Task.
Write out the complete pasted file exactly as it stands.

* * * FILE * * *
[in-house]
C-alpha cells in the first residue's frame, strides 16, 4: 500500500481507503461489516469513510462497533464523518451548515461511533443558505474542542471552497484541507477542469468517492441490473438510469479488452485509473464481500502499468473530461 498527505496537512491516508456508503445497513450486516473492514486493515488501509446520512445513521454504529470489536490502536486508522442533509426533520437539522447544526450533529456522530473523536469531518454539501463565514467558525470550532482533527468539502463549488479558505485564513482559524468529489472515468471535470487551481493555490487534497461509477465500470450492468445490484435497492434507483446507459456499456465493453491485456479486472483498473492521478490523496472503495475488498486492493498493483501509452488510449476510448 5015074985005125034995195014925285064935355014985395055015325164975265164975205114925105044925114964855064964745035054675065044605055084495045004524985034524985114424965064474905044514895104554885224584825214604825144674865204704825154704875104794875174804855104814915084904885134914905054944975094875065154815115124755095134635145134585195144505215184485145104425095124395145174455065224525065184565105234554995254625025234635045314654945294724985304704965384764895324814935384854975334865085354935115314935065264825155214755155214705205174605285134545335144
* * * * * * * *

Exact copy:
[in-house]
C-alpha cells in the first residue's frame, strides 16, 4: 500500500481507503461489516469513510462497533464523518451548515461511533443558505474542542471552497484541507477542469468517492441490473438510469479488452485509473464481500502499468473530461 498527505496537512491516508456508503445497513450486516473492514486493515488501509446520512445513521454504529470489536490502536486508522442533509426533520437539522447544526450533529456522530473523536469531518454539501463565514467558525470550532482533527468539502463549488479558505485564513482559524468529489472515468471535470487551481493555490487534497461509477465500470450492468445490484435497492434507483446507459456499456465493453491485456479486472483498473492521478490523496472503495475488498486492493498493483501509452488510449476510448 5015074985005125034995195014925285064935355014985395055015325164975265164975205114925105044925114964855064964745035054675065044605055084495045004524985034524985114424965064474905044514895104554885224584825214604825144674865204704825154704875104794875174804855104814915084904885134914905054944975094875065154815115124755095134635145134585195144505215184485145104425095124395145174455065224525065184565105234554995254625025234635045314654945294724985304704965384764895324814935384854975334865085354935115314935065264825155214755155214705205174605285134545335144